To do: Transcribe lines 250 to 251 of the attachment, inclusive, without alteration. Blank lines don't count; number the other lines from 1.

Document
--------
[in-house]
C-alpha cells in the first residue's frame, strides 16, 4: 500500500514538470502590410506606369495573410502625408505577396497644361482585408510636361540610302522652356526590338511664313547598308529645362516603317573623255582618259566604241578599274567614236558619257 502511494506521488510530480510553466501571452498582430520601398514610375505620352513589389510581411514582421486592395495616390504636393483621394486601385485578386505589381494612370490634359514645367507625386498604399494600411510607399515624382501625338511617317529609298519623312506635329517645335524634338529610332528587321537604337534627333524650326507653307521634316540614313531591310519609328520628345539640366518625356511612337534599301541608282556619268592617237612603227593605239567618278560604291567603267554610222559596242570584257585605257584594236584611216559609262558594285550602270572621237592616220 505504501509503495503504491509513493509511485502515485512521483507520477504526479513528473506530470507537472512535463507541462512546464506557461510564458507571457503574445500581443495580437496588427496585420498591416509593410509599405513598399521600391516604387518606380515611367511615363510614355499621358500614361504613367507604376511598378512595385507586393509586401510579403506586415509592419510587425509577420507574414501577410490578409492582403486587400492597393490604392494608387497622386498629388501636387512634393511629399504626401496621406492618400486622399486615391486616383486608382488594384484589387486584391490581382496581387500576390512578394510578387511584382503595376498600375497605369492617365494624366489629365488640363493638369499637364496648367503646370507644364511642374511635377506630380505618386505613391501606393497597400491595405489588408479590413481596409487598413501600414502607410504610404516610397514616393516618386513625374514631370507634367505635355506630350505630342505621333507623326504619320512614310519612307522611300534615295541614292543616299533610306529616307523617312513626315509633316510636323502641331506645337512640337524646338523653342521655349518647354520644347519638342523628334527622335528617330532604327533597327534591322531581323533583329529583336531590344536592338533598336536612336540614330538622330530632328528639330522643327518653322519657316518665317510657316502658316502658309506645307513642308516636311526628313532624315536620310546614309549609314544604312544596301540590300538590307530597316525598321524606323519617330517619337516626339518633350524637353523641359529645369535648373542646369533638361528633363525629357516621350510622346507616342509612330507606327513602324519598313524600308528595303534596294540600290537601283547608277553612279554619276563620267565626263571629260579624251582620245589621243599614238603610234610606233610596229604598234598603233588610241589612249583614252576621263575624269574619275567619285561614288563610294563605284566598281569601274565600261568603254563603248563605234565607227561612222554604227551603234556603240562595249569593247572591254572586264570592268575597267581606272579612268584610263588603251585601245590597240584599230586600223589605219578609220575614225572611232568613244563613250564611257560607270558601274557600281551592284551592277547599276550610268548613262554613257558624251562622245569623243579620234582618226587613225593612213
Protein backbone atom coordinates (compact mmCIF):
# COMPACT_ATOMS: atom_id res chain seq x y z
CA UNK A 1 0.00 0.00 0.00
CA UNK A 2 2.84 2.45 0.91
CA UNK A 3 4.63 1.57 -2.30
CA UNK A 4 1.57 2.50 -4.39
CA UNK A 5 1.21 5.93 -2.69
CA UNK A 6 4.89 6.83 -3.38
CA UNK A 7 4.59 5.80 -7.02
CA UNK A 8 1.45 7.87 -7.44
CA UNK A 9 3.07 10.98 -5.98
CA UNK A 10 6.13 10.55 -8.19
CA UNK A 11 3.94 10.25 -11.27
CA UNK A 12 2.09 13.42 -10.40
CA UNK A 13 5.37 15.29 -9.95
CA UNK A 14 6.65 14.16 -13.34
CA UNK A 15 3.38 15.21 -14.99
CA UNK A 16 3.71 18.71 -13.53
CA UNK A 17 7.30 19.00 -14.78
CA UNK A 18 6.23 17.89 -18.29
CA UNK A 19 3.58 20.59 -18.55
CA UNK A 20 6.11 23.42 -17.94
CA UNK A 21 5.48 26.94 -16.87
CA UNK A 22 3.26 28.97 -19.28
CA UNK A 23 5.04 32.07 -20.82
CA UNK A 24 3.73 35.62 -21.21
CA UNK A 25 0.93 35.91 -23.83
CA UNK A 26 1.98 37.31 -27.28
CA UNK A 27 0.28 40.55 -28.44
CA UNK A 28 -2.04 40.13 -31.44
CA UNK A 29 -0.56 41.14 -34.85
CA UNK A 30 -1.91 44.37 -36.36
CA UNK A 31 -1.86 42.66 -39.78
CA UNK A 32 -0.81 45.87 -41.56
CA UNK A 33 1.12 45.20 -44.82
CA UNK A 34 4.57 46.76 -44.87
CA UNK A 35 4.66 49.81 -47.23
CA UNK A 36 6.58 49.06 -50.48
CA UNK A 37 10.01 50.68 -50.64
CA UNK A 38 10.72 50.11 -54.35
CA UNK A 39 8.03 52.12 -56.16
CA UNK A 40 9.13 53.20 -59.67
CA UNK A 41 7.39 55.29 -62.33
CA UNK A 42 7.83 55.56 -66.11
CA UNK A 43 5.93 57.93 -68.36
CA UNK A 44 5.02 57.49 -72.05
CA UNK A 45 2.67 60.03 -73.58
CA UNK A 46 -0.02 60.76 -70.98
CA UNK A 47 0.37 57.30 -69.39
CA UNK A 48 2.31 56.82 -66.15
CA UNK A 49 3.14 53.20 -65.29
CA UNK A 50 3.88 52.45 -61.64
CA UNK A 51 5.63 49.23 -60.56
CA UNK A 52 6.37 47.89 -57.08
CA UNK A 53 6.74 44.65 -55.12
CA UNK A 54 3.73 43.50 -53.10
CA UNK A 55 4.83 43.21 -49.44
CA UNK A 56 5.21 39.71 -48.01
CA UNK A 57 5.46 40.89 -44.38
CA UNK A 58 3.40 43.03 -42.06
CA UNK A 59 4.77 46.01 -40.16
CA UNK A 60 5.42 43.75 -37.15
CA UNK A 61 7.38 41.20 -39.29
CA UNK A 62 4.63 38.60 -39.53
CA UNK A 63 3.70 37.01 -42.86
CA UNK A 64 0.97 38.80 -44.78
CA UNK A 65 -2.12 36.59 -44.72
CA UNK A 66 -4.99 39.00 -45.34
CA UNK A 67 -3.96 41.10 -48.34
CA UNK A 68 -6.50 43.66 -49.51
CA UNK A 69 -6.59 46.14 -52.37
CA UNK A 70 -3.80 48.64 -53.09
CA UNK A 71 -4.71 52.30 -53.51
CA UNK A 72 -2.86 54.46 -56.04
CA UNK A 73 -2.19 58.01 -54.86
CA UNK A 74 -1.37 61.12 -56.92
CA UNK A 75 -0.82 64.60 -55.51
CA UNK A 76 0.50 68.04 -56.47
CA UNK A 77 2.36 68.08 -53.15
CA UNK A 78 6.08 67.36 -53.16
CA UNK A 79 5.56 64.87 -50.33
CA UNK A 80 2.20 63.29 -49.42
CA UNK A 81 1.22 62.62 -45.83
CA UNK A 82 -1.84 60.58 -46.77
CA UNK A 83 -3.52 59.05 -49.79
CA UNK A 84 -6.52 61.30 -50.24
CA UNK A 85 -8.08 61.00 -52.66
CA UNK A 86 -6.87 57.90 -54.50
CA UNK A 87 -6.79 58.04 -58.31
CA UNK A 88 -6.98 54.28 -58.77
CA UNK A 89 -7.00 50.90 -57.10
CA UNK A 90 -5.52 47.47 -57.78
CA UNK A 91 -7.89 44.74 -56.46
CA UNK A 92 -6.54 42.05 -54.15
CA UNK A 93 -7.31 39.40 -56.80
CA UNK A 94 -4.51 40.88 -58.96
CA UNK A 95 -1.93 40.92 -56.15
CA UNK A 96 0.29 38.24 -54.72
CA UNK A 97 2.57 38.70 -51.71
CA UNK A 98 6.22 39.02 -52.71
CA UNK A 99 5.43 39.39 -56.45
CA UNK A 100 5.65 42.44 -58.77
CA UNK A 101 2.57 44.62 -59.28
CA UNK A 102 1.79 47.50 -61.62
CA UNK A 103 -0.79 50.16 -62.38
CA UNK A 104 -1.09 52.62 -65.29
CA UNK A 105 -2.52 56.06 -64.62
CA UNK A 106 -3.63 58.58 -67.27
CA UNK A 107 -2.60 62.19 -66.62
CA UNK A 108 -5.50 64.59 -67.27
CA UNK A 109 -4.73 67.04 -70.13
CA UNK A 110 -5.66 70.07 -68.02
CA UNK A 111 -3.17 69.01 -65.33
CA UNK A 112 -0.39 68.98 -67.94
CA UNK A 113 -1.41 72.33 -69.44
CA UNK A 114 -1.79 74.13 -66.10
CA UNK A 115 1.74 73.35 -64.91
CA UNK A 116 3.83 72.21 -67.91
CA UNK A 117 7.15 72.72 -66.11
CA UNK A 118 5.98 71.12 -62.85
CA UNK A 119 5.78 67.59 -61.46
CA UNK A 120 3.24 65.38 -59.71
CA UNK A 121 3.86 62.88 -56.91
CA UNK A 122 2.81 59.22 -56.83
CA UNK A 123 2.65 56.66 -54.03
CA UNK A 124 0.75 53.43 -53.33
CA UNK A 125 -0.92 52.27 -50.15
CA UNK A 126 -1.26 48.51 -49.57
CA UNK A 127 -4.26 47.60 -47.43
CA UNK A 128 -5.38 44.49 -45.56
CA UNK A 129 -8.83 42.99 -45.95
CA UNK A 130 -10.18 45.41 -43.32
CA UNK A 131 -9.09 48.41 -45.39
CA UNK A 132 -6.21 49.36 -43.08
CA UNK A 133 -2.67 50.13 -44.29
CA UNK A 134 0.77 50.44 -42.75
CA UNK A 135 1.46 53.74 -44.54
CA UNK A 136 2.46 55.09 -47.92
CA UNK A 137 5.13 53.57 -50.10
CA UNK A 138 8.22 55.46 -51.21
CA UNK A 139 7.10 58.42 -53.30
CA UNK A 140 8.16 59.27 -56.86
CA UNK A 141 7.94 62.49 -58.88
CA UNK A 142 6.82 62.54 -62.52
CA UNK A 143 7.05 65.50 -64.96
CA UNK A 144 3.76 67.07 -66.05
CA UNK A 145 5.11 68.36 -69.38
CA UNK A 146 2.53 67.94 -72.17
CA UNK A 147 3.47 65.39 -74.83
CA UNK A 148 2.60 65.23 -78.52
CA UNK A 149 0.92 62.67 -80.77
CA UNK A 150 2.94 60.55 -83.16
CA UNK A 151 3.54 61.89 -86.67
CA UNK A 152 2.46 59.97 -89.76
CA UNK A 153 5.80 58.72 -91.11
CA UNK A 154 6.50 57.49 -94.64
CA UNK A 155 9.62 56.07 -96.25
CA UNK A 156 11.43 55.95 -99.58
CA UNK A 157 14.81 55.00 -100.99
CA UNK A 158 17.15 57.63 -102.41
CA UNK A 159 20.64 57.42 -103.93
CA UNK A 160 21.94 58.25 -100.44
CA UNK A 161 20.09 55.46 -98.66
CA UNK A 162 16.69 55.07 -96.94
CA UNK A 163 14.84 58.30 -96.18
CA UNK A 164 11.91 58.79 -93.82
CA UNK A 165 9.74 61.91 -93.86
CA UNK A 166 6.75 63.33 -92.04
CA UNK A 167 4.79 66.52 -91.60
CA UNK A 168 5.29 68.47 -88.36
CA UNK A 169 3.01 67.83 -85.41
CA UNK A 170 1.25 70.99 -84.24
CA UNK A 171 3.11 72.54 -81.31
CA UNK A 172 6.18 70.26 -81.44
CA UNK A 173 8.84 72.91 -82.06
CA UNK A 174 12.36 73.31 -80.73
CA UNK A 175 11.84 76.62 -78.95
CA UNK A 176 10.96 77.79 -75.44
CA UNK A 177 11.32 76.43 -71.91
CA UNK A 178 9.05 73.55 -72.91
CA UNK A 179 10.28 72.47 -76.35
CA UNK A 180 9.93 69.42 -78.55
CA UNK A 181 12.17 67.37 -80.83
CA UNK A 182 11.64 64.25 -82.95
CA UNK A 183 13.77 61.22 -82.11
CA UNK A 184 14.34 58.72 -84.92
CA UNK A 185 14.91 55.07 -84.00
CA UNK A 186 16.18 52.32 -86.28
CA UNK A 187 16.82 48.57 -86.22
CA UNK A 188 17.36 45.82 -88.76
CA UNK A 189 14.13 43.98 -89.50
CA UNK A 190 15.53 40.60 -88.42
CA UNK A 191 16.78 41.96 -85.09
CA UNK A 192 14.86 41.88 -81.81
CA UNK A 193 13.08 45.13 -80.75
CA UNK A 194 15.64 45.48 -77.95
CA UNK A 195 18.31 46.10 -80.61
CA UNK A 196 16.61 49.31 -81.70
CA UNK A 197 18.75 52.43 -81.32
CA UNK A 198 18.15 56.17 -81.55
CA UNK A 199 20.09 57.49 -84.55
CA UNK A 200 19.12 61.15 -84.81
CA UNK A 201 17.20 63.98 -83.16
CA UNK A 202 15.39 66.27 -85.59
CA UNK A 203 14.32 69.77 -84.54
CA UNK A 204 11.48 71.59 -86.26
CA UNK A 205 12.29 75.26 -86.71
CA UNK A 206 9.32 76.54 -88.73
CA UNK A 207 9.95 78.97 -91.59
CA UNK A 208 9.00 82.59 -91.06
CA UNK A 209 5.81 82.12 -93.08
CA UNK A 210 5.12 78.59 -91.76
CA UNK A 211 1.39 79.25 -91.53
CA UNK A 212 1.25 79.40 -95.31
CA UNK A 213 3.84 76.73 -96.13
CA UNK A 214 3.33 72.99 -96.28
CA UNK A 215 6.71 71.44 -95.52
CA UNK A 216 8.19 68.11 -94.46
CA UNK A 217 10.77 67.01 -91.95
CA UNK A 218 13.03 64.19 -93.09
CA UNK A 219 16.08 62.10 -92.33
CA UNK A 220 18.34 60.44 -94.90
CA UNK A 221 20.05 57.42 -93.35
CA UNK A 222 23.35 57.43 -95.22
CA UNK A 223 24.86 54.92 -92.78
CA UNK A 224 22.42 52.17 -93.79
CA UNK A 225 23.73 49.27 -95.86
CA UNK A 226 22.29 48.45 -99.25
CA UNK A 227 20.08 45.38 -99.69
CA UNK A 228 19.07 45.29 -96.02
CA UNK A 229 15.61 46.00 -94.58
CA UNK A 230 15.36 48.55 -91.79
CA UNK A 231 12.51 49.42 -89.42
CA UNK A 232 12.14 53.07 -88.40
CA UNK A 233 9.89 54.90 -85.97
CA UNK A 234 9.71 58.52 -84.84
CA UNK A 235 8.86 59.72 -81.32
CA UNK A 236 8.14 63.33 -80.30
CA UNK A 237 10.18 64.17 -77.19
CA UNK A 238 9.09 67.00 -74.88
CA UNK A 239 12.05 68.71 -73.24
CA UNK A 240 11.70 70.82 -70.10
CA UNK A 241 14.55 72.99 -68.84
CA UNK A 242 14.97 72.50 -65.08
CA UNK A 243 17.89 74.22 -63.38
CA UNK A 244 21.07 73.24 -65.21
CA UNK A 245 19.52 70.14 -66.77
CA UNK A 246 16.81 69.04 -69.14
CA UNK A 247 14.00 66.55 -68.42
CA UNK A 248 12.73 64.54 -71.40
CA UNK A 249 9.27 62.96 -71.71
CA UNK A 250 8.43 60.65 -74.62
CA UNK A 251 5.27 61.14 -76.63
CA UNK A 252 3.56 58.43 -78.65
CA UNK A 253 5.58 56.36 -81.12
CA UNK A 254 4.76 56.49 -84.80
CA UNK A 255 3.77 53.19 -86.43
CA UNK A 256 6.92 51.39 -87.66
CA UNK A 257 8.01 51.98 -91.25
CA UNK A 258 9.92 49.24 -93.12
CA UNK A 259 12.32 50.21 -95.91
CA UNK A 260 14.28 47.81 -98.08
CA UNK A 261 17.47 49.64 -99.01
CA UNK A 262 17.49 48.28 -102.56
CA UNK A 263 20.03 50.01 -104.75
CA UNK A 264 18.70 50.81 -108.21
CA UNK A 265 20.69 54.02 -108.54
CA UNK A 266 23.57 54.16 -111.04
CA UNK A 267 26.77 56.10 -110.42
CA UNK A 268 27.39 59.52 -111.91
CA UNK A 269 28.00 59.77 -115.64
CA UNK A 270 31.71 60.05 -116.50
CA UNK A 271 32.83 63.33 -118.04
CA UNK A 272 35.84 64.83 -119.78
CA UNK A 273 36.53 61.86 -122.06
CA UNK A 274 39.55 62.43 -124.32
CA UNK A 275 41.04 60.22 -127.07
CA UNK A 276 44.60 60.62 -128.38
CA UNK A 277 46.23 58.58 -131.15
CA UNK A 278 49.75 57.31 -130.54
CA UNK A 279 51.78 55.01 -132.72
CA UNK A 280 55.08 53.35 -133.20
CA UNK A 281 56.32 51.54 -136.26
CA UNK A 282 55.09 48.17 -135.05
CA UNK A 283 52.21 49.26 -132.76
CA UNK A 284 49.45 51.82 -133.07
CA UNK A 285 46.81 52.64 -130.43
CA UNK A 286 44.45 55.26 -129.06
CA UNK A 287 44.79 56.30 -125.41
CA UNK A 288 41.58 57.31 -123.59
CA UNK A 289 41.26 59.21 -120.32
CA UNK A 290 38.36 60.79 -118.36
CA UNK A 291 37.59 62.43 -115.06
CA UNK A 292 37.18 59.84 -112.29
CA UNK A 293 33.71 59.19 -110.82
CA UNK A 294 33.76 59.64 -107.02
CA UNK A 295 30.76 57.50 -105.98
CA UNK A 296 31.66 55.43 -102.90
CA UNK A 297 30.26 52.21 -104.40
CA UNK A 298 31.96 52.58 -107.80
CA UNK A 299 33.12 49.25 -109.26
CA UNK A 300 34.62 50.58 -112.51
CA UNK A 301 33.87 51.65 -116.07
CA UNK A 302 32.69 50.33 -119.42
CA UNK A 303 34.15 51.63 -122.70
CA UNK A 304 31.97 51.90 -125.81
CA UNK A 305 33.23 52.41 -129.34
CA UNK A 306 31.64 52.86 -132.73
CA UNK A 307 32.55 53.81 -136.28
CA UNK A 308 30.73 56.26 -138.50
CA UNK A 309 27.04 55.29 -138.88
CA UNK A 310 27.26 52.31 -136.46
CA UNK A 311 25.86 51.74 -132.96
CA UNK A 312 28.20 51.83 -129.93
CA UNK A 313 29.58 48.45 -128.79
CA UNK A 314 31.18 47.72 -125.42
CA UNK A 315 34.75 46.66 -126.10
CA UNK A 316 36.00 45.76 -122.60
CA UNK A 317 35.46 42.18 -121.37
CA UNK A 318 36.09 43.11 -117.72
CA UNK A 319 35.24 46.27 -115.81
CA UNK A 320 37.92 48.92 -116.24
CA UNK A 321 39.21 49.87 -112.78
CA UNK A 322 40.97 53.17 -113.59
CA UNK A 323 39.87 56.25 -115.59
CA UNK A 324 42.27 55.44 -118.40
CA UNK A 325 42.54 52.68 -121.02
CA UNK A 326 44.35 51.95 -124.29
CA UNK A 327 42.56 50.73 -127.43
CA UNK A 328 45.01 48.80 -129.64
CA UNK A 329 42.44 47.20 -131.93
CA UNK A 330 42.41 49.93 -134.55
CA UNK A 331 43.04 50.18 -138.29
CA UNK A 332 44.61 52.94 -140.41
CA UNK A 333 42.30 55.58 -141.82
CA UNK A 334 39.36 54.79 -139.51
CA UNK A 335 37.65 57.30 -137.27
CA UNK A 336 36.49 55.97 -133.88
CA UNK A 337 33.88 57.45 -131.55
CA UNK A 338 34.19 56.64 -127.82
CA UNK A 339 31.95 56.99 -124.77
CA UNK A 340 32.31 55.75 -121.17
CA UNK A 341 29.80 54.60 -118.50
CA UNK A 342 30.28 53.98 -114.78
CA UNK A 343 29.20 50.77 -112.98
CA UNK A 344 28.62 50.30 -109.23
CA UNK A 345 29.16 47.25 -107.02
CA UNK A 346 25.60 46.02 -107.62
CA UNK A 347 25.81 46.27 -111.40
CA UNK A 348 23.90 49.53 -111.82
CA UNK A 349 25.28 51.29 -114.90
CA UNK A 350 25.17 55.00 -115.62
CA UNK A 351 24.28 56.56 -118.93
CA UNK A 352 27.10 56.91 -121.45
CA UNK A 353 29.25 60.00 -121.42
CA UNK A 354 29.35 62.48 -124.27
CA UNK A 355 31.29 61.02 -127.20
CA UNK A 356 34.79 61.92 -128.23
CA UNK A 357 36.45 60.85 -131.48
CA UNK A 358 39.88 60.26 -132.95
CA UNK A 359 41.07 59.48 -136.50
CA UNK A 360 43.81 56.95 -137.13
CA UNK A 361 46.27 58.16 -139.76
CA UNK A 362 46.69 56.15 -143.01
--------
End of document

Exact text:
CA UNK A 246 16.81 69.04 -69.14
CA UNK A 247 14.00 66.55 -68.42